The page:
Robert Greenberg

Historian, Composer, Pianist, Speaker, Author

The Making of a Course – Part Three

Greenberg The Making of a Course - Part Three

Today I ran out of luck. After twenty years of recording courses and never having so much as a sniffle, I woke up this morning with the grandmother of all head colds. I got through the day thanks to the indulgence of my incredible crew, enough Sudafed to start a meth lab, and about 10 mugs of hot tea. Thankfully, it is not a throat/chest cold and thus my voice has not been unduly affected; otherwise I’d be road kill. Once I get through tomorrow I’ll have the weekend to rest up, and by Monday I will be – knock on wood – as fit as a Strad.

Even under the best of circumstances, making a course is a challenge. It’s a series of non-stop, extremely intense, ten-hour days, split evenly between time in front of the cameras and studying for the next lecture. One of the things that makes this type of course difficult is that each lecture is a self-standing entity, which means changing gears – different music, different composers, different historical eras, etc. – from lecture to lecture. Pre-lecture preparation requires not just focusing on what comes next, but flushing the brain clear of what you’ve just been talking about, no easy task (at least not for me) if you’ve just been immersed in Bach’s Goldberg Variations or Beethoven’s Appassionata Sonata.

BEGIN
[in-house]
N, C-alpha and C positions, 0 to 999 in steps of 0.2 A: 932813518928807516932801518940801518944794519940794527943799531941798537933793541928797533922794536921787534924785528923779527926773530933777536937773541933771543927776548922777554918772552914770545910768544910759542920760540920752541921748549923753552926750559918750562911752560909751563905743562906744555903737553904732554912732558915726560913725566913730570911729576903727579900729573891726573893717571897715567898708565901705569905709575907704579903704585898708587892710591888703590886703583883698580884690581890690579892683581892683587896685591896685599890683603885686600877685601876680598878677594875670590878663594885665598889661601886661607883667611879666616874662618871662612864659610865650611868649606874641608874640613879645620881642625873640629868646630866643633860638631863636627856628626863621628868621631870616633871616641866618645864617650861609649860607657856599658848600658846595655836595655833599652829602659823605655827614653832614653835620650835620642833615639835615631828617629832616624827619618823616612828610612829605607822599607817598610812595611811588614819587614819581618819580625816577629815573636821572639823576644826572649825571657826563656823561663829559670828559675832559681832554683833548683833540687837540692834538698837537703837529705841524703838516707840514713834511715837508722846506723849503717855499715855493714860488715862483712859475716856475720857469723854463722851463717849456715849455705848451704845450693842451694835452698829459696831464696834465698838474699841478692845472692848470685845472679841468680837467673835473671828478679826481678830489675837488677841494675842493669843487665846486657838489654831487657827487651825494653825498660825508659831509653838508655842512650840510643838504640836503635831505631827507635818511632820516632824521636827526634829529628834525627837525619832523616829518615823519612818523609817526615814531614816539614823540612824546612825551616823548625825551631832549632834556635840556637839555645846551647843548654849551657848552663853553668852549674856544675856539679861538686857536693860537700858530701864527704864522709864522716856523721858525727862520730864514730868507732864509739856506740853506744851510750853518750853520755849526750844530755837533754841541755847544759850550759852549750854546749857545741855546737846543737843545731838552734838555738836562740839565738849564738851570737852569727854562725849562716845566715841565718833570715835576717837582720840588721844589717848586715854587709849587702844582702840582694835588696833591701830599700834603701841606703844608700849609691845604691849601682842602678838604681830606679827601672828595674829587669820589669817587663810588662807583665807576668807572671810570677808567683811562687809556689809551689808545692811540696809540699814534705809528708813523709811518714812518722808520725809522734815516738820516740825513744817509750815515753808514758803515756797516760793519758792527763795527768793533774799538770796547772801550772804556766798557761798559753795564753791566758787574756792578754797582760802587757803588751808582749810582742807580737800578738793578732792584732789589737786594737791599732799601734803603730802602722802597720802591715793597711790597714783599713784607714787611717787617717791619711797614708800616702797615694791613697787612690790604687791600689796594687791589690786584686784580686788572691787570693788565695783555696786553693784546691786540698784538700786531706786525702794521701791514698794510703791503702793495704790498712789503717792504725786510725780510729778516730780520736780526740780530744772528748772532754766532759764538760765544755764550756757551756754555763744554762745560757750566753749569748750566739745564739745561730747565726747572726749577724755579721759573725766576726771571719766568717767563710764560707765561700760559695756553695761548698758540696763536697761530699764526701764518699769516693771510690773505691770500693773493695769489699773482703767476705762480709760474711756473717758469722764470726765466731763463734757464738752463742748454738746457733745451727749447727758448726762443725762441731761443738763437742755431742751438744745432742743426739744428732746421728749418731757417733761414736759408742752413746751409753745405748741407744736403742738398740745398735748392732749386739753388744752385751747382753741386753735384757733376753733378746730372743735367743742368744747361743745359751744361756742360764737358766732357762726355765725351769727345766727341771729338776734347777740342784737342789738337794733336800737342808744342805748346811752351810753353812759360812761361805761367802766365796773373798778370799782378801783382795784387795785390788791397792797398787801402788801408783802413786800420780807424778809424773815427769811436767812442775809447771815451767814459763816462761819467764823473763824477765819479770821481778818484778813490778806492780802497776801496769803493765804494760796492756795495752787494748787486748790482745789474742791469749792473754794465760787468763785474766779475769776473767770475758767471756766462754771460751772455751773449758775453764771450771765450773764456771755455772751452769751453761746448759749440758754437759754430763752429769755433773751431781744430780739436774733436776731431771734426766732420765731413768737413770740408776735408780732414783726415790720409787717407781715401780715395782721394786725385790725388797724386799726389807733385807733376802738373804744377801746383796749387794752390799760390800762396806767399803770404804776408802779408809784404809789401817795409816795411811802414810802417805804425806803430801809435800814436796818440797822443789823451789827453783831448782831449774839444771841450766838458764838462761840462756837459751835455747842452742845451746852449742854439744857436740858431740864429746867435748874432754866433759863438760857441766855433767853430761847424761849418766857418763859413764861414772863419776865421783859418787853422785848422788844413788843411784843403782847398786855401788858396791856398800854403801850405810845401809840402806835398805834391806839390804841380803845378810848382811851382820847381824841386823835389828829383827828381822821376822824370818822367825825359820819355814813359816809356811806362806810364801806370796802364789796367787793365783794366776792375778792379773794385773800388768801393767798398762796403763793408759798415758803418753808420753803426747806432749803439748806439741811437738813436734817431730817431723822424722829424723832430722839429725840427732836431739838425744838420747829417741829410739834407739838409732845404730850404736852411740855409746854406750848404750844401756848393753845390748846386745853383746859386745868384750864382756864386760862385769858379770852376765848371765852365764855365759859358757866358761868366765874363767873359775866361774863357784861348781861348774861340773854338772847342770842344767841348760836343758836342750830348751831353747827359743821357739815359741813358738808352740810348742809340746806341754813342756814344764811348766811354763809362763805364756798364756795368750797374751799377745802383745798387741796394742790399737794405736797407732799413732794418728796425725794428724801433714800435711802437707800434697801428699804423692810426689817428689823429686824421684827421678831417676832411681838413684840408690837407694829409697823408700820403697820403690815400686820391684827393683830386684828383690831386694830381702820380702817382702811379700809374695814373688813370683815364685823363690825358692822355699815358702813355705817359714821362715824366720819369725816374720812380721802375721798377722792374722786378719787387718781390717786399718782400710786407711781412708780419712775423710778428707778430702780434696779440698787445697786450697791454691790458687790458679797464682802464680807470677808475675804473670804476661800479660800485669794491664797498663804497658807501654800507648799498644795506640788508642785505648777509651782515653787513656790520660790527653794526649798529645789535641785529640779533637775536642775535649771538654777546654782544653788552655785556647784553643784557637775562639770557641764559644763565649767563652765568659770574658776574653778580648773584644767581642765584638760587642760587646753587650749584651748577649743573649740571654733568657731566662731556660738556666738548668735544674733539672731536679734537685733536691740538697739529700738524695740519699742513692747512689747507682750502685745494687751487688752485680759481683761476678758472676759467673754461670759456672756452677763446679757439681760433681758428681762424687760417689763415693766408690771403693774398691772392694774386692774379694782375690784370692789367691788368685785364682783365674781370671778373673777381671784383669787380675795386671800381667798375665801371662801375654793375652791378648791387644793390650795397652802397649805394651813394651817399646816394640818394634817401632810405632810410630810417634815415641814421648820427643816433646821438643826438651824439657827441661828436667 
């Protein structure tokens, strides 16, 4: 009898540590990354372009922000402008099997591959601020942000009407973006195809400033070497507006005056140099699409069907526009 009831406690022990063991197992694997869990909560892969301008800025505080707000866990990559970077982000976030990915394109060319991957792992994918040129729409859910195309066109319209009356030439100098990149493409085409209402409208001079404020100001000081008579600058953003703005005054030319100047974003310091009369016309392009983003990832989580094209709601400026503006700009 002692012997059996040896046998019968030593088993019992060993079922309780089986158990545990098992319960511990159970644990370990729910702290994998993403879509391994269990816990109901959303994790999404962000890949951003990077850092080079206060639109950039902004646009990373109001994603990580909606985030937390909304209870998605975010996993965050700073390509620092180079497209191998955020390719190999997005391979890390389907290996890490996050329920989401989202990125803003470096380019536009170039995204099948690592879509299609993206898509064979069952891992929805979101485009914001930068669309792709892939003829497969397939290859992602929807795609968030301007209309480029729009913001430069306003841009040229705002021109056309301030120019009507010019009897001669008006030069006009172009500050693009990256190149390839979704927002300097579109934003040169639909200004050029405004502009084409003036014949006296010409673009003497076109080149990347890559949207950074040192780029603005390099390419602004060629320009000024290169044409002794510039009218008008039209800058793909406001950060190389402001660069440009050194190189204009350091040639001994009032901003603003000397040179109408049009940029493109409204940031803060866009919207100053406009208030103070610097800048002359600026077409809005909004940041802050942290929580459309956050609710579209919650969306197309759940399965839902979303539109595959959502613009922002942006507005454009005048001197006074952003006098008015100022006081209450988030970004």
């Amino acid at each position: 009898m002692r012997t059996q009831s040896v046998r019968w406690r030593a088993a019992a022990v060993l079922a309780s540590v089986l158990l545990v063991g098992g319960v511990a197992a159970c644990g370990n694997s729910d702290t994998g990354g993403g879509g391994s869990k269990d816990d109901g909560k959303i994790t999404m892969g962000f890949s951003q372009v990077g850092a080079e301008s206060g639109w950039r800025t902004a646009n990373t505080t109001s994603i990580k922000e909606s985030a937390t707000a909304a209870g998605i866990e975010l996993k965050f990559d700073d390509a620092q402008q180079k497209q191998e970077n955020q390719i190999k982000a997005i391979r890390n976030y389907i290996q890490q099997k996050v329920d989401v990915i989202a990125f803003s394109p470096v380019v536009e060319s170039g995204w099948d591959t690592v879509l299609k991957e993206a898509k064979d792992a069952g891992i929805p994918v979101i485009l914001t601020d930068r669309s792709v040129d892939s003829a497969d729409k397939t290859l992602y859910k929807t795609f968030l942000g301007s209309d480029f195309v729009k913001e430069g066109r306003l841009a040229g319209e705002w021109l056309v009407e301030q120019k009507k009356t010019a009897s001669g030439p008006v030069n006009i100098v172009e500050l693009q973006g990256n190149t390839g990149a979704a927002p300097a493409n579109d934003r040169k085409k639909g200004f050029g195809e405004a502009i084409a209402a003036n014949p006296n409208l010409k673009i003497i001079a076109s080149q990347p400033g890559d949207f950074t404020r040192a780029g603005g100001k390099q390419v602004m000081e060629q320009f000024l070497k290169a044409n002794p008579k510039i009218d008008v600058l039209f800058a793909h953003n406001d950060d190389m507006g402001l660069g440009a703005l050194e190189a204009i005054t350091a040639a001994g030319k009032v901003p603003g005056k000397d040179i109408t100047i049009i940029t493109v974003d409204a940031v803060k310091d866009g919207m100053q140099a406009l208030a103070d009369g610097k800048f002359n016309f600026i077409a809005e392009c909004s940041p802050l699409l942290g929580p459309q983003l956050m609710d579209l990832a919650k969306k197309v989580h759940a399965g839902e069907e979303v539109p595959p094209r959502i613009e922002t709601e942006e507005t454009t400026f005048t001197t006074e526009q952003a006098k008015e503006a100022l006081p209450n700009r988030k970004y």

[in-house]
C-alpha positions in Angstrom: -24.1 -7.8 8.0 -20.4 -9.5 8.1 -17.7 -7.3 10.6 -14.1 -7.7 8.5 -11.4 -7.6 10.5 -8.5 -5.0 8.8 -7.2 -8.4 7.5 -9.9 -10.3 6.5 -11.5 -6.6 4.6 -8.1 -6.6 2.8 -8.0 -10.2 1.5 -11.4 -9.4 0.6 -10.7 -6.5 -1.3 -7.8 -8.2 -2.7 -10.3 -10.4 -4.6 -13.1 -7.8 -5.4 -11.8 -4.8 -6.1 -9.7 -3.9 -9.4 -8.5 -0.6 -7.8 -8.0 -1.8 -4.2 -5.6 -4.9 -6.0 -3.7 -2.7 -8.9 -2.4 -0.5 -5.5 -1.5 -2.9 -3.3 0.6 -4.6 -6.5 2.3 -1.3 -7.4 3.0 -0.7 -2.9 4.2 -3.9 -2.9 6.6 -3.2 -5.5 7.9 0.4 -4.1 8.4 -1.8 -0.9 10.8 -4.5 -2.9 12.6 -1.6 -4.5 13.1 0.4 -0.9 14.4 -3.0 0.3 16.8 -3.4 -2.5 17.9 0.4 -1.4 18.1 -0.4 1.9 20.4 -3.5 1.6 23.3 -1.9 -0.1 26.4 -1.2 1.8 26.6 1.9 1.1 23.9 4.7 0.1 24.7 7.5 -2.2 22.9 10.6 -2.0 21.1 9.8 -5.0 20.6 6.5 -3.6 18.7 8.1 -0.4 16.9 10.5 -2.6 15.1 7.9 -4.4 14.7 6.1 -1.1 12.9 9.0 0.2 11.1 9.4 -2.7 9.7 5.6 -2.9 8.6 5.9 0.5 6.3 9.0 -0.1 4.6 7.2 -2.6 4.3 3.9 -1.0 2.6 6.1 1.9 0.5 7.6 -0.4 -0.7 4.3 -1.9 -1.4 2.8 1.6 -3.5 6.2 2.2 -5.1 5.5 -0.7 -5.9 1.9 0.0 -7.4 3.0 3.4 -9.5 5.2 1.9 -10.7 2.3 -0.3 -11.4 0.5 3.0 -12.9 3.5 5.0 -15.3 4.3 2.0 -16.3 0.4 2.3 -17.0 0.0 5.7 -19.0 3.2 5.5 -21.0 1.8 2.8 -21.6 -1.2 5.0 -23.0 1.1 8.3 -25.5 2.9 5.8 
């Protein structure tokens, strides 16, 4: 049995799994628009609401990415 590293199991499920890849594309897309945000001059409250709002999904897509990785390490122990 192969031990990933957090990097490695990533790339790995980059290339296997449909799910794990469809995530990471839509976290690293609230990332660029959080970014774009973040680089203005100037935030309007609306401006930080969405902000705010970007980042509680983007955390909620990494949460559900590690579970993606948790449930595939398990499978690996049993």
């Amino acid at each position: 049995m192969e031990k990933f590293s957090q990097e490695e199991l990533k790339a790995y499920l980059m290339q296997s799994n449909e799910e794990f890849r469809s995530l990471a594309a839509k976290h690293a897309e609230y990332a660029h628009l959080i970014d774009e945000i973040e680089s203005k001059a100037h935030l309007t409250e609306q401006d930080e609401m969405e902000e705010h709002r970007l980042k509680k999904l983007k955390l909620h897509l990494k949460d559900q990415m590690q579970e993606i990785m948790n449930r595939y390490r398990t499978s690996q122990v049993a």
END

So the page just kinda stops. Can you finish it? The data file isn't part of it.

Admittedly, in a world filled with genuinely hard jobs – elementary school teacher, pediatrician, labor and delivery nurse, and Navy Seal to name but a few – what I’m doing here is, by comparison, a piece Sachertorte. Nevertheless, aside from being a father, recording a course is the toughest thing I do, and I’ll leave it at that.